There’s been a lot of stupidity around the interwebs this week regarding wireless carriers and their ability to block Microsoft from supplying Windows Phone 7 users with software updates. On the extreme left, we have people claiming that Microsoft “owns” the update servers and can thus do whatever they want (i.e bypass wireless carriers can deliver updates to users whenever they want). On the far right, those who claim that the wireless carriers can, in fact, block software updates and prevent their customers from getting them.
So which view is correct?
Both of them, as it turns out. And neither of them, because neither of those statements explains what’s really happening.
Here’s what’s really happening.
Yes, Microsoft does “own” the software update servers, and software updates will be delivered to users from Microsoft, and not from the wireless carriers. However, wireless carriers can also, in fact, block updates from reaching their customers. They can do so for one update cycle only, so if they do block an update, it will be automatically offered the next time a software update is released. And this is true whether the updates are delivered over-the-air (using the wireless carriers’ 3G networks, as they can be for updates under 20 MB in size) or via the Zune PC software (using your broadband provider and USB connectivity between the device and the PC).
Don’t believe me? Maybe you’ll believe Microsoft corporate vice president Joe Belfiore.
Here’s how Belfiore described this situation to me and other reviewers the day after Windows Phone 7 launched in the US. These are very nearly his exact words, as I take excellent notes. The bolded items for emphasis are my own. Please understand that I made a considerable scene over this topic, returning to it again and again because it was contrary to what I had been told previously, and pretty much grinding the whole thing to a a halt. It was uncomfortable for everyone, and I’m not proud of it, but it needed to be done.
“We build an update for everyone, and certify them with carriers,” he said. “They’re on a regular cadence as they are on the PC. If a carrier wants to stop an update, they can. But they will get it out on the next release.”
“Updates are cumulative,” he added. “If a carrier doesn’t get their testing done in time, the next push date comes and it goes out then.
“Carriers could in fact block updates to sell you a phone. That can happen,” he said. “We don’t expect that to happen. We are not going to push updates onto carrier networks that they have not tested. Microsoft is being very trusting of the carriers here. It’s very different from the situation with Windows Mobile, where every phone was very different and a full test pass was required on every phone. Here, there’s no impact on OEM code, network code, etc. There are upgrades that will require a full test pass. Most will not.”
So why give carriers this control, I asked. After all, Microsoft could simply require Windows Phone users to upgrade through the Zune PC software, bypassing the carriers entirely.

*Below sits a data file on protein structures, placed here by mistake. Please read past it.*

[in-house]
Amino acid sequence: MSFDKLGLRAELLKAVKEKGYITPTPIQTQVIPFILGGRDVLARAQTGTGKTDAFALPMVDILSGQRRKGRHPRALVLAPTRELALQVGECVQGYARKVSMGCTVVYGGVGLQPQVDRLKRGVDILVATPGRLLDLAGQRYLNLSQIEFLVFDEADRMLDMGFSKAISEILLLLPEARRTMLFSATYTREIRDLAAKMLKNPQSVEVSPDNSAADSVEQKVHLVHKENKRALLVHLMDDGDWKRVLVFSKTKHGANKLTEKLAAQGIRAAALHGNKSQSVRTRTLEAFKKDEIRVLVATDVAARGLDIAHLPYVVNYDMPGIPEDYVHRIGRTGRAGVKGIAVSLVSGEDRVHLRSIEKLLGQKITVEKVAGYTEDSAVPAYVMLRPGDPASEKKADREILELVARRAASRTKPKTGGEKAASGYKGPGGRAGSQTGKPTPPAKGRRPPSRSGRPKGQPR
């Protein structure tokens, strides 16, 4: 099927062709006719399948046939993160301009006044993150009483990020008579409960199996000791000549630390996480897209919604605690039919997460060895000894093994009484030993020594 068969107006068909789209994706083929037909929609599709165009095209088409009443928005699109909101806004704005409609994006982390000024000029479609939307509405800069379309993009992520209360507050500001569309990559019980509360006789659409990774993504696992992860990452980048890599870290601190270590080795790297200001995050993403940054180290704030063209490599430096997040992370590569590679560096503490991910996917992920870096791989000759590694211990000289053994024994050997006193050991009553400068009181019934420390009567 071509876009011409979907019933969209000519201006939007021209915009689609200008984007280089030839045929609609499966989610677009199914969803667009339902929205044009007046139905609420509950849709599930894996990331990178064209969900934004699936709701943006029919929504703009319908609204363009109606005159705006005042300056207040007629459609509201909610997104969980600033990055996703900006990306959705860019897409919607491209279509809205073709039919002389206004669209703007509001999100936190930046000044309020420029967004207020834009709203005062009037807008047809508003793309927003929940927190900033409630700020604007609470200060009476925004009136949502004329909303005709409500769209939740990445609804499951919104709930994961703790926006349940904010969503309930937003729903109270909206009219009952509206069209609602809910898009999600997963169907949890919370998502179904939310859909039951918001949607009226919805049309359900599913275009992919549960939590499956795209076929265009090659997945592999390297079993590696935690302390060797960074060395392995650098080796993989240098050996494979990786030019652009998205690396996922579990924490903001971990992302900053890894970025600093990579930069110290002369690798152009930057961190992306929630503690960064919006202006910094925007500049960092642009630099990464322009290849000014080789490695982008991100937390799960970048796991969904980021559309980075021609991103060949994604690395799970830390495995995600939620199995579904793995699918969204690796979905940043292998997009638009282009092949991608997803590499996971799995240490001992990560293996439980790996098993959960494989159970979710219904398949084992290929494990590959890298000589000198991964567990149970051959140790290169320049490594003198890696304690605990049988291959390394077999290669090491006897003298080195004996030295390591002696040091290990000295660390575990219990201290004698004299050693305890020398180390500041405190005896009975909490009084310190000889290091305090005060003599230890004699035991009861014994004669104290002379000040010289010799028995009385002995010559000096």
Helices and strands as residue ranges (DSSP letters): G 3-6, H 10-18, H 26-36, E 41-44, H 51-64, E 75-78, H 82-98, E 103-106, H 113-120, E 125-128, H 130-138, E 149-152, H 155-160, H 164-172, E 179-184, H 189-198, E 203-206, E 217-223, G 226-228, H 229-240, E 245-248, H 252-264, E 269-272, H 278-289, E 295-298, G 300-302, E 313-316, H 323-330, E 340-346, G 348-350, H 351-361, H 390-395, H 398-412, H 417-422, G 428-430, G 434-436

“Technically, we could push updates through the Zune software and bypass the carriers,” he answered.” (But they’re not doing that. Perhaps the situation will change if carriers start blocking too many updates. This, frankly, is my expectation.)
But who is in control here?, I asked, the carrier, Microsoft or the user?
“In theory, the user,” he said, which caused a lot of laughter, as you might imagine. “Carriers get that the end users want this value. With Windows Mobile, the carriers were pretty righteous to test all the time … They do take the support calls.”
When the representative from AT&T finally got a word in edgewise, he said that “AT&T has changed its testing processes to match the needs of the market, and the needs of Windows Phone. We plan on continuing to follow the new model going forward with regards to software update. [i.e. will not turn off software updates to force device upgrades.] We will churn things around more quickly than we did in the past. Updates extend user value, and make for happy subscribers. We are jointly incented.”
Here are some other general comments from Belfiore around Windows Phone software updates:
On the first software update” “We are shipping a compelling update very, very soon.”
Compared to how Apple updates their phones: “Our mechanism works like Apple’s. we host them on our servers and deploy them to customers.”
On unlocked devices, as noted above: “Unlocked devices get updates directly from Microsoft. They’re available around the world, but not in the US right now. They could sell them though.”
On the relationship with AT&T, whom I particularly hammered on updating: “AT&T is a close partner. We built a pretty amazing lab, for automated device testing. We are running AT&T’s reliability tests for our own benefit. We do an update, do a new build of the software, either an incremental or a full update, and as part of the normal software testing process, we’re automated with AT&Ts [testing] stuff too. We submit to AT&T the results from our tests and from their own test suites. They can run the tests too or not.”
On the end user update experience. “A new update goes out, it’s propagated to Windows Update. When you use the phone, you get an over-the-air notification. The update is performed via USB. The update works like it does on the Zune HD.”
I assume this is the end of the questions about this topic. Beyond the possibility that Microsoft could in the future choose to bypass the carriers for updates, this is exactly where things stand right now.